(Closed) Help with addressing!

posted 7 years ago in Etiquette
Post # 3
Member
231 posts
Helper bee
  • Wedding: January 2011

I will answer but not because I know, this is just what I’d do for a  save the date! I would list everyone so there’d be no future misunderstandings with who is coming and not, and I think just list everyone (even put in “Mr and Mrs and family” where appropriate) and maybe for the ones that share an address you could break it up for the sisters if they get to have a plus one and send them their own. And you could maybe just send it to them if they get a plus one and leave the plus one’s name out of it because they’d know for sure during the wedding invitations. . .. . that sounds confusing. I’m sorry 🙁 I hope maybe you get what I’m saying! 🙂 It sounds right in my head lol

Post # 5
Member
3265 posts
Sugar bee

Mr. and Mrs. Timothy Wedding

John and Jane (in order of age)

123 Main Street

City, State

Zip

 

 

Post # 7
Member
1696 posts
Bumble bee

Do not put the names of children on the outside of outer envelopes. This is a child-safety issue as well as an etiquette issue. Do not put the names of non-resident guests (that is, of people’s non-live-in boyfriends or girlfriends) on the outer envelope either.

When you get around to designing your invitations, either use an inside envelope for this information, or have your invitation printed with a write-in line on the invitation itself, so that you can be clear about who is invited and who is (by their absence) not invited. On the outside envelope, put just the name of the lady of the house (except in the United States where you put the name of both the lady and the gentleman, or — obviously — in the case of a bachelor where you use just his name.)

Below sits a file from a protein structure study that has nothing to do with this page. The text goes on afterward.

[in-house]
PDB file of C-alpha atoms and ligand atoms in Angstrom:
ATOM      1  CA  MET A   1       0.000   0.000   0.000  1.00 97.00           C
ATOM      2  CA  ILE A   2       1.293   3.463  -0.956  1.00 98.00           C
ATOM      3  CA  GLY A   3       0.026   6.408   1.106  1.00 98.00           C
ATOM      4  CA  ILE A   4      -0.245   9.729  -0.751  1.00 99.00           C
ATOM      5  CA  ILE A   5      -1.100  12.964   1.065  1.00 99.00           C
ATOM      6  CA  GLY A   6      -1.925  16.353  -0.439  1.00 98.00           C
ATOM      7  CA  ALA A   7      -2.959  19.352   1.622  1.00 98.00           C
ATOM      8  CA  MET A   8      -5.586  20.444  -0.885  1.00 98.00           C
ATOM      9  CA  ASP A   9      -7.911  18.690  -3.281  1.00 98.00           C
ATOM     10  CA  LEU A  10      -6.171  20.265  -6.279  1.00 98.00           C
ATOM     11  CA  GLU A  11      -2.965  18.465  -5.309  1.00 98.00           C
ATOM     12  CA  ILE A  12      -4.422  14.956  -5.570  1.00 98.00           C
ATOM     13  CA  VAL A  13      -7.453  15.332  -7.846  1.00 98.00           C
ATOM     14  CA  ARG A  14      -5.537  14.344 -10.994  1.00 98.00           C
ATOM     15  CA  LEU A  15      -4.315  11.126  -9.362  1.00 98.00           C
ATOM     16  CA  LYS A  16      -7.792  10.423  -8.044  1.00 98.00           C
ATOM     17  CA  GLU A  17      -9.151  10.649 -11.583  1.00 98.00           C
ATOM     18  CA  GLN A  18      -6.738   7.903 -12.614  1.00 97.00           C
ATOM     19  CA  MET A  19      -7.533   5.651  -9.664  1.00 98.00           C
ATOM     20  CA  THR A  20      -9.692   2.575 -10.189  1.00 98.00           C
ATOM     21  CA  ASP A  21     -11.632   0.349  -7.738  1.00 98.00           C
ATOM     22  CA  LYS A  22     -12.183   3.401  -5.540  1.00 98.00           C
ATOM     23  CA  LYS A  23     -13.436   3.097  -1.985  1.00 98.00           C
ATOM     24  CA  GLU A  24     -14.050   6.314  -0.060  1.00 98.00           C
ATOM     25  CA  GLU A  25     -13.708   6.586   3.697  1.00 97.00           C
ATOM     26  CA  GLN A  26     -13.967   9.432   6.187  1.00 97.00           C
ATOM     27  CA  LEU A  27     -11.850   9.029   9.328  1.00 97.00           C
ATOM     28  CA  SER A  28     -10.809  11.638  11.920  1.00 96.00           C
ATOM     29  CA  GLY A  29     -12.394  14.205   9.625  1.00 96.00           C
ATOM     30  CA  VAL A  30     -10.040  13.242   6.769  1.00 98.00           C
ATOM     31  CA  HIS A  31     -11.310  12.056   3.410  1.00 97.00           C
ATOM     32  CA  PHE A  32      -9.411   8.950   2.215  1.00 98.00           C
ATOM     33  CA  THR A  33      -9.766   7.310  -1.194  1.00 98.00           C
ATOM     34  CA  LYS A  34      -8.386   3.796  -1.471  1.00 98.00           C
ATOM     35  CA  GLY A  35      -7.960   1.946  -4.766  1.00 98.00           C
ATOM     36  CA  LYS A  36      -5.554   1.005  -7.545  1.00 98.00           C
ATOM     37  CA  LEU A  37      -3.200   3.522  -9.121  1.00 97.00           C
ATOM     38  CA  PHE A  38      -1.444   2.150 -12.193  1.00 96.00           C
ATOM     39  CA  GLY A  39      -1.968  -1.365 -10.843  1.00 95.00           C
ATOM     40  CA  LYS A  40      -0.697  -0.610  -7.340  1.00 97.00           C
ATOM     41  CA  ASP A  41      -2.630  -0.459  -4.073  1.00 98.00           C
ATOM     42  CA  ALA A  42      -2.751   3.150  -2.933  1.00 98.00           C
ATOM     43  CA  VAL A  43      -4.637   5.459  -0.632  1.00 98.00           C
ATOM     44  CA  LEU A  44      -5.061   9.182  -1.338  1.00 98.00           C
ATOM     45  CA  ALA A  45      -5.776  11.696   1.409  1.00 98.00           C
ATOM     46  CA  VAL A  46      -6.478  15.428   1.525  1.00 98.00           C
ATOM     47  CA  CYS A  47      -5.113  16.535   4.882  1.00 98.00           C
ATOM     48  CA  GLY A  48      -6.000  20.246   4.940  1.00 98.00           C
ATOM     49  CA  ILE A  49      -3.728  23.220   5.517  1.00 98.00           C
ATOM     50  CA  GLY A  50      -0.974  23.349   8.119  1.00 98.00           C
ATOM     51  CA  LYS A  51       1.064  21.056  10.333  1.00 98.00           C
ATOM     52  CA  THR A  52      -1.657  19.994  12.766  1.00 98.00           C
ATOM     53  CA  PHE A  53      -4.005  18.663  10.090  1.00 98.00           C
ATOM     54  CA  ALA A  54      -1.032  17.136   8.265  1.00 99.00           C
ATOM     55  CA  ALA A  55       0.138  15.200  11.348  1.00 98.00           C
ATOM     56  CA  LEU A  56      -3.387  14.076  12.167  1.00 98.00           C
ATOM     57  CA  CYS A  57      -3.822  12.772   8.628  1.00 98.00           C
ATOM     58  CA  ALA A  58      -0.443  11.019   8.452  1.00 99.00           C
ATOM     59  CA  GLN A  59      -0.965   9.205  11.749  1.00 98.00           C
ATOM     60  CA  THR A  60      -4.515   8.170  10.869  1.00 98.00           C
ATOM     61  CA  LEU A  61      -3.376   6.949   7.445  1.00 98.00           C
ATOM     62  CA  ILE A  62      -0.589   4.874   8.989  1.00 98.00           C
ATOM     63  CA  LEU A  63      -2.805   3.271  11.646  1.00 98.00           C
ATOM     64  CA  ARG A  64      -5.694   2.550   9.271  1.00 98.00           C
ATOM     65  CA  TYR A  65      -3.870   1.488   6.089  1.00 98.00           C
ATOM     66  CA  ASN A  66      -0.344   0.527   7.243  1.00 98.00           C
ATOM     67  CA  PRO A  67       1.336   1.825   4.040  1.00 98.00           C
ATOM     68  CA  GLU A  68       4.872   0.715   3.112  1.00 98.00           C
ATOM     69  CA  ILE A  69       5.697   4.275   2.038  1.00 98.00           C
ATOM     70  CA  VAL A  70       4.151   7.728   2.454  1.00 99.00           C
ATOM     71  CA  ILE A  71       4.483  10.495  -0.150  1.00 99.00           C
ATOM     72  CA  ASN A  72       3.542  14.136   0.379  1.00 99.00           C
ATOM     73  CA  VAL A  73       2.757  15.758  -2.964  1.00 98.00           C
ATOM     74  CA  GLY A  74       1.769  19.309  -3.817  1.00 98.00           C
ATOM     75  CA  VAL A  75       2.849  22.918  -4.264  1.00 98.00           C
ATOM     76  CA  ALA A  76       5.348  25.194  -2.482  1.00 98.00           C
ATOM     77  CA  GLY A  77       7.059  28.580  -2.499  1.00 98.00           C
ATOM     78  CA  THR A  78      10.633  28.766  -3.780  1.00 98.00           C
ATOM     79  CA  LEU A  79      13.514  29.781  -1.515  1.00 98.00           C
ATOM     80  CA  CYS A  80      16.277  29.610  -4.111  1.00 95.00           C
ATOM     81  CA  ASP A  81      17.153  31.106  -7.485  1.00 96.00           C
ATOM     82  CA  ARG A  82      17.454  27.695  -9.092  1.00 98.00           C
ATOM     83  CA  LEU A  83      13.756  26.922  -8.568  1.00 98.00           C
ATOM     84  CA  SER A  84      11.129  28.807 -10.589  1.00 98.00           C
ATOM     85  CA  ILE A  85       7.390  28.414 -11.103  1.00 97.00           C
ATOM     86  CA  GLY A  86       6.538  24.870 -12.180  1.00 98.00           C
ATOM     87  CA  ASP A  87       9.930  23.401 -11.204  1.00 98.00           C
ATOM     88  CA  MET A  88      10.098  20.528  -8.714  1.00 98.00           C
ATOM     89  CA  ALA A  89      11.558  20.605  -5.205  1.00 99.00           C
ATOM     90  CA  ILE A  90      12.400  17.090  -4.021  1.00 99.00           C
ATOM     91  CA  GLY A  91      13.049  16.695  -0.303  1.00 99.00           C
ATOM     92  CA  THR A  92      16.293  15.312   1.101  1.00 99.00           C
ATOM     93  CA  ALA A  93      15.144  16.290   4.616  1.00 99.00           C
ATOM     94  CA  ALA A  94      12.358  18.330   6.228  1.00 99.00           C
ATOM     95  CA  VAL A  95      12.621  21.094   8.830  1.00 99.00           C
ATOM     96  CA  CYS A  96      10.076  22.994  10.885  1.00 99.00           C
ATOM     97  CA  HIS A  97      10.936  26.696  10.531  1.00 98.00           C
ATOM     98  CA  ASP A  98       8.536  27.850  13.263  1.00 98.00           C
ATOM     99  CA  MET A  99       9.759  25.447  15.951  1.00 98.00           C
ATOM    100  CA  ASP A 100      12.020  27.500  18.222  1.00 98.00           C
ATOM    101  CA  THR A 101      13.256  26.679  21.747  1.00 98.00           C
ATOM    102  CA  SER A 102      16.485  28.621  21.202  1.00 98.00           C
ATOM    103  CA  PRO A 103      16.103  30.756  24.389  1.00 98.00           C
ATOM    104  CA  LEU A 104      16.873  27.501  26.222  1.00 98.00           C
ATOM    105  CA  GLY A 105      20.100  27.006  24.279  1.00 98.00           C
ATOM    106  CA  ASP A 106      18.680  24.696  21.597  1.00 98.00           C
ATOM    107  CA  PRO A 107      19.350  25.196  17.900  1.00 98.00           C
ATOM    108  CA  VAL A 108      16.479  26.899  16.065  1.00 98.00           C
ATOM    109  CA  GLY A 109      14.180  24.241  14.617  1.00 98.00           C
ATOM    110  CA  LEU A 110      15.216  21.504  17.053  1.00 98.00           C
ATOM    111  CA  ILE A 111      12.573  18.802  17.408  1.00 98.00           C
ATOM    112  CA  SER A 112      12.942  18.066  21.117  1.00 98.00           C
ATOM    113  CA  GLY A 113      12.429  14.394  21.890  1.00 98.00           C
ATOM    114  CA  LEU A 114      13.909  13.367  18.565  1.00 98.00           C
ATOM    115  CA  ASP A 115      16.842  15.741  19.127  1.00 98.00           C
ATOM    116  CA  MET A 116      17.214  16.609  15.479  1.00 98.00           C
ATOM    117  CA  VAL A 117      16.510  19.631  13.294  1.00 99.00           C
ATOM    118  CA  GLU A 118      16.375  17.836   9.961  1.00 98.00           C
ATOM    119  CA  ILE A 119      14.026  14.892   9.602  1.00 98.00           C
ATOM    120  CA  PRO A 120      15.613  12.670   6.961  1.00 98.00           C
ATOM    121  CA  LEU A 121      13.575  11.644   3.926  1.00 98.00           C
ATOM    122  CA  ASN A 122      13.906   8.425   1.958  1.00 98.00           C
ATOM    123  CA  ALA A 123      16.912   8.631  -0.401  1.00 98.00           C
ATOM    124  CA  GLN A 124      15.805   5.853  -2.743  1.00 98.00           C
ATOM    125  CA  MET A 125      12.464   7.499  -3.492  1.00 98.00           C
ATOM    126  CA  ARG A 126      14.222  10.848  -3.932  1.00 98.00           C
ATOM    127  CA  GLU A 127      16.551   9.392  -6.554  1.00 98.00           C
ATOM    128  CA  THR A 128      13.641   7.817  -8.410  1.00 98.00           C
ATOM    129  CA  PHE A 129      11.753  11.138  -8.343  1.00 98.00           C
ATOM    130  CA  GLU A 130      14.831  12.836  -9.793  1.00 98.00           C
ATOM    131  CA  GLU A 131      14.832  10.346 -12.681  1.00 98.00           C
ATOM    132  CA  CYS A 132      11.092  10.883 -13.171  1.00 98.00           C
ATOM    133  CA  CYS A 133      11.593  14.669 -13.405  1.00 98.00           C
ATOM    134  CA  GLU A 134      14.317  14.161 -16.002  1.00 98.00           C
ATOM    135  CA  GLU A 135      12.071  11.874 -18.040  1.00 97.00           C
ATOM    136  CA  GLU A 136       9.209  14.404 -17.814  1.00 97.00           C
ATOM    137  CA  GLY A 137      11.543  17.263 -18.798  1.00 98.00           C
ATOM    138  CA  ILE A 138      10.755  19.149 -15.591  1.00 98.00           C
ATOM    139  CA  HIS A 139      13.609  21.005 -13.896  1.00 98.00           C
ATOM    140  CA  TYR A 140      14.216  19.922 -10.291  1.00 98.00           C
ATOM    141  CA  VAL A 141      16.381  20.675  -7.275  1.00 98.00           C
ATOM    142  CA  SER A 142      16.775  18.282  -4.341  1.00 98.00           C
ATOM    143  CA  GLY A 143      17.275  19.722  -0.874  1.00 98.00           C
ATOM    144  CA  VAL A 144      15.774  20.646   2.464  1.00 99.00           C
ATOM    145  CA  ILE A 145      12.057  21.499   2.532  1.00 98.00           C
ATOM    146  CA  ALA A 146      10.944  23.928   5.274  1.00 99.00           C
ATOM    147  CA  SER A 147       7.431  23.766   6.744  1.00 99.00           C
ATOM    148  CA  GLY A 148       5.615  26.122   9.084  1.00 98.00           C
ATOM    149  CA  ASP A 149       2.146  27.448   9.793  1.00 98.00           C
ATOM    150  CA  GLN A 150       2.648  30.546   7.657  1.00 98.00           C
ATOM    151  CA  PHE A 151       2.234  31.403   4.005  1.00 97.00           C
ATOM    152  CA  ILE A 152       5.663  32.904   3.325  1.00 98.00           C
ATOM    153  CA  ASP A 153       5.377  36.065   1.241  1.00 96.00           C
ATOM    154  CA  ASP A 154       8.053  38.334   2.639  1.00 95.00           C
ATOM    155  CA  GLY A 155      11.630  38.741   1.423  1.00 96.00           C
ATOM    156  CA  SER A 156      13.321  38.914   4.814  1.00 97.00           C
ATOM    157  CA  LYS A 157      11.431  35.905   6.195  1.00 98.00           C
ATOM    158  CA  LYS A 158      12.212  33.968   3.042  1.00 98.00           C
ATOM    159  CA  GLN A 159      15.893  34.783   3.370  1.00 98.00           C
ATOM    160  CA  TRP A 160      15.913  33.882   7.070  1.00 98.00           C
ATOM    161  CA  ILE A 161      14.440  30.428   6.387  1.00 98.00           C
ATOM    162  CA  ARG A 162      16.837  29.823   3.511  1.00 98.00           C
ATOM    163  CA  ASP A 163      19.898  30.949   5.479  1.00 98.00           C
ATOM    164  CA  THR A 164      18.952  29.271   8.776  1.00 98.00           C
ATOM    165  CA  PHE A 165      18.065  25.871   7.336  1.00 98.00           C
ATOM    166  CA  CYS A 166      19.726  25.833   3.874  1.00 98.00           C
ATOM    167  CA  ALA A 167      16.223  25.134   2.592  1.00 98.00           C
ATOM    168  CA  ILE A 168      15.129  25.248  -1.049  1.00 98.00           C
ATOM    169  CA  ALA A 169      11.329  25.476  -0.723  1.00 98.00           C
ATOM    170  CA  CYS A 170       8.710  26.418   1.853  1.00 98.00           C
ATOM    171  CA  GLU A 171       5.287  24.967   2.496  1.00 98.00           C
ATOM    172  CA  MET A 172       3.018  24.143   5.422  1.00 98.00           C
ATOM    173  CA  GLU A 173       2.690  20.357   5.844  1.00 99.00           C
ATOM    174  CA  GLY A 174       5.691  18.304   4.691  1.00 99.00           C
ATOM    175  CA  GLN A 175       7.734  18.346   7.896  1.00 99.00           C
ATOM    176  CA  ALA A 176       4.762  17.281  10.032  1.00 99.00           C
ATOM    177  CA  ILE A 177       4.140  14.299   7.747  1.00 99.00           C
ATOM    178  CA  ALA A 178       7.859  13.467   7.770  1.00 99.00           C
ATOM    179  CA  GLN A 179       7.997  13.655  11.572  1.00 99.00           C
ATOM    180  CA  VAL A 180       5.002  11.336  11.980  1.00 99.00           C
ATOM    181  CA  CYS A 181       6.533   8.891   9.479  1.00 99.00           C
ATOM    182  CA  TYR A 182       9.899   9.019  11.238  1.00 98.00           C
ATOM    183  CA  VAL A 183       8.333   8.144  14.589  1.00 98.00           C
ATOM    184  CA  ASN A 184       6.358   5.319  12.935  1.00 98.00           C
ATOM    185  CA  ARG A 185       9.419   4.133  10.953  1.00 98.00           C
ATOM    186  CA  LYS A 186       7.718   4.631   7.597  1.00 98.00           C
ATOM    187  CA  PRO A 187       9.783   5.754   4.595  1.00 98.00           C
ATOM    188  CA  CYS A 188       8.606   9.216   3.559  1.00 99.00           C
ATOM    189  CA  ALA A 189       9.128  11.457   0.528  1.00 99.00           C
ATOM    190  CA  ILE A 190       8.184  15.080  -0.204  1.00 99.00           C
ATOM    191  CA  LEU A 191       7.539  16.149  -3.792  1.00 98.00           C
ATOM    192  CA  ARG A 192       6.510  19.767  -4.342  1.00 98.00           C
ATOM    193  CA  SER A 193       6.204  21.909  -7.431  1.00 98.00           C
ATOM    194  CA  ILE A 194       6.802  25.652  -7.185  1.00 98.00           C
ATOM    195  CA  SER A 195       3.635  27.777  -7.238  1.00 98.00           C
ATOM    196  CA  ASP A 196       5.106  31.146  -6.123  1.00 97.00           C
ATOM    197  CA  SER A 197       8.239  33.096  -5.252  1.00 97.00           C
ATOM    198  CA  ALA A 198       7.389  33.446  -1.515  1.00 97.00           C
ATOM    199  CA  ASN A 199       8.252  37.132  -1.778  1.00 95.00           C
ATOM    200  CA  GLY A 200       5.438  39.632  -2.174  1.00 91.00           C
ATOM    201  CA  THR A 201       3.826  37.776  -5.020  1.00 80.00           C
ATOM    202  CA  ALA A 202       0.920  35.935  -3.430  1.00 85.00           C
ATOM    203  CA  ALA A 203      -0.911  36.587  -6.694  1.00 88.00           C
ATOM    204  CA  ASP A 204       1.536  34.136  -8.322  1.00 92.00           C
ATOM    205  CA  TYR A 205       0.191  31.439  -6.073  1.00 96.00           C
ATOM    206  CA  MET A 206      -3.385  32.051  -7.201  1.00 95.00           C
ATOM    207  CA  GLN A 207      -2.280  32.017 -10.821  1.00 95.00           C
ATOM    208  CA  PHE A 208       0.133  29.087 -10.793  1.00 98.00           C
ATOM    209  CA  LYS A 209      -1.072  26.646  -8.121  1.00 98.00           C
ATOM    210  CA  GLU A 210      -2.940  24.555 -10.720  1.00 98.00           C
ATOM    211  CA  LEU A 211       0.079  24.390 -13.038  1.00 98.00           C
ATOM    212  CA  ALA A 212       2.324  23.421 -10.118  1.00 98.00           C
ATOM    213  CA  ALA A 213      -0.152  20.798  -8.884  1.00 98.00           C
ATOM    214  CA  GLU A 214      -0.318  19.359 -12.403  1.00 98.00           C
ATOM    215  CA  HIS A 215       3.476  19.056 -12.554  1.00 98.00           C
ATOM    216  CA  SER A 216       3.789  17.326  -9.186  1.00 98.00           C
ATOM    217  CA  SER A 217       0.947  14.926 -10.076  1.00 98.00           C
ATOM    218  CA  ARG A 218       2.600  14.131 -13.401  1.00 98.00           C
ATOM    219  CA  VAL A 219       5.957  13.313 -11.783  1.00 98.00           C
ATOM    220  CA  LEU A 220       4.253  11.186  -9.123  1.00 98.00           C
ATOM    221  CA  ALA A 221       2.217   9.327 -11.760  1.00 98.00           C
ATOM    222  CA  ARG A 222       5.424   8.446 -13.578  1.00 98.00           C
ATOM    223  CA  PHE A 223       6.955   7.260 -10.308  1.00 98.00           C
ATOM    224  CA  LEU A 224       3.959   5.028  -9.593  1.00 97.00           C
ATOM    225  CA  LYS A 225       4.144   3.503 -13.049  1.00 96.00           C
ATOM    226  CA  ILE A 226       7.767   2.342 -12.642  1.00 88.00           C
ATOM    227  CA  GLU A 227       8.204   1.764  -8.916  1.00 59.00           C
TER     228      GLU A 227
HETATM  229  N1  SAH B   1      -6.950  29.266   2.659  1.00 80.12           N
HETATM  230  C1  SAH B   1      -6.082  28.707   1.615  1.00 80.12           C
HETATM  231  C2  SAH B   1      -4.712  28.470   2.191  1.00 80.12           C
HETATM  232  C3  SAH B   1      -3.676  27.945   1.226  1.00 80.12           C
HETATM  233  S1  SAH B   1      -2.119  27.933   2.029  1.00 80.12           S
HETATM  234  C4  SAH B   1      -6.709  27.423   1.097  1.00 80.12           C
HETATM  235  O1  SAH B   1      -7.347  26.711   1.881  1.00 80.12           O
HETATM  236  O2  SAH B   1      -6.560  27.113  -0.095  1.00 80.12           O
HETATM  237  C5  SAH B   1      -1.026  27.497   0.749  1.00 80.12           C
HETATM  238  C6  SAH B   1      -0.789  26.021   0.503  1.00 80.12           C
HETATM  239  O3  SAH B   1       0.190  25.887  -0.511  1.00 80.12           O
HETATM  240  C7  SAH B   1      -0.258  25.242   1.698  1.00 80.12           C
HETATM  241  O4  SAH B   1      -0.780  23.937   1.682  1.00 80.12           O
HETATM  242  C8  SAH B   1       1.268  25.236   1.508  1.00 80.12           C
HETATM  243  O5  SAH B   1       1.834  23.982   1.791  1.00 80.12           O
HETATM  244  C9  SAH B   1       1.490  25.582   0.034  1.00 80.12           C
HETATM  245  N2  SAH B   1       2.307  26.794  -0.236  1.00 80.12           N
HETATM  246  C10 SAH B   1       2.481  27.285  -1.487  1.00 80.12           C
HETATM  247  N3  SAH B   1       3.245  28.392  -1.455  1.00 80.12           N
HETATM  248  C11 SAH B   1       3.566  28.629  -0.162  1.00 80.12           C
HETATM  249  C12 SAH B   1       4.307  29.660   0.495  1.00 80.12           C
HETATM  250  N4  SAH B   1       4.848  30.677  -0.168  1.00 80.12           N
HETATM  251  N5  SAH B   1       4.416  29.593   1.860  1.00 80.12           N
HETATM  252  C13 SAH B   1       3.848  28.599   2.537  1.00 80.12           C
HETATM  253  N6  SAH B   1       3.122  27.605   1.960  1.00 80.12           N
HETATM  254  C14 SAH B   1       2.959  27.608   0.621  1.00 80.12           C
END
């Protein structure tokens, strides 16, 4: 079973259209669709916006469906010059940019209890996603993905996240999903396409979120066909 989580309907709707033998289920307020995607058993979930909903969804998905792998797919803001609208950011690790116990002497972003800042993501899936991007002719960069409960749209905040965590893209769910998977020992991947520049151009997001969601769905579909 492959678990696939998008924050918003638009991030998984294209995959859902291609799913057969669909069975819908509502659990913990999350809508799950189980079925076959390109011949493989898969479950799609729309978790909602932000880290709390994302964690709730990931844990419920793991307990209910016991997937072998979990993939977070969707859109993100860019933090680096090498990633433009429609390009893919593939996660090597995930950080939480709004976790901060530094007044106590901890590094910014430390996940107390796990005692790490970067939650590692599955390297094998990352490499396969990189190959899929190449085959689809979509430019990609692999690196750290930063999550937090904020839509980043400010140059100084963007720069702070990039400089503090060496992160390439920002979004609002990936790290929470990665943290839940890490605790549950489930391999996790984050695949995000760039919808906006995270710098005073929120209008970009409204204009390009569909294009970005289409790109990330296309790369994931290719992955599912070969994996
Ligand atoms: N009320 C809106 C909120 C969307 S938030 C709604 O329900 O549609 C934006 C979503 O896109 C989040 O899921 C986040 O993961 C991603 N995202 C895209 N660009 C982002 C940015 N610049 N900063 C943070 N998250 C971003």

Since you are opting for a formal event (that is, an event to which evening dress is appropriate), you need to follow formal protocol in general. That would mean undertaking to use titles properly on the invitations; and for multiple households living under the same roof, to send separate invitations to each household. For consistency, you should also aim for restrained elegance rather than distinctive memorable flamboyance in the design and wording of your invitations.

“Save the date” cards are a practice borrowed from the convention industry, not from formal etiquette. (Actually it amazes me how many modern wedding practices are adaptations of commercial event advertising.) The most delicate way to handle asking people to “save the date” is to send a personal note to each person whose presence is specially important to you, giving them advance information about your plans. Then you can also tactfully explain who will be invited, as part of the natural language in your note. The best way to adapt this traditional practice to the modern “save the date” trend, is to design your save-the-date card with room on it somewhere for a brief personal note, or at least a space to list the people being invited.

Post # 8
Member
629 posts
Busy bee
  • Wedding: April 2012

I’m not sure about the specific addressing (names, order etc.) but I know that each couple should have their own invite, their minor children included. Adult children living in the household also get their own invite. So, if there are two couples living in a home, and one of the couples has an adult child over 18, that would be 3 invites. Thanks for posting this– I”m learning a lot, too!

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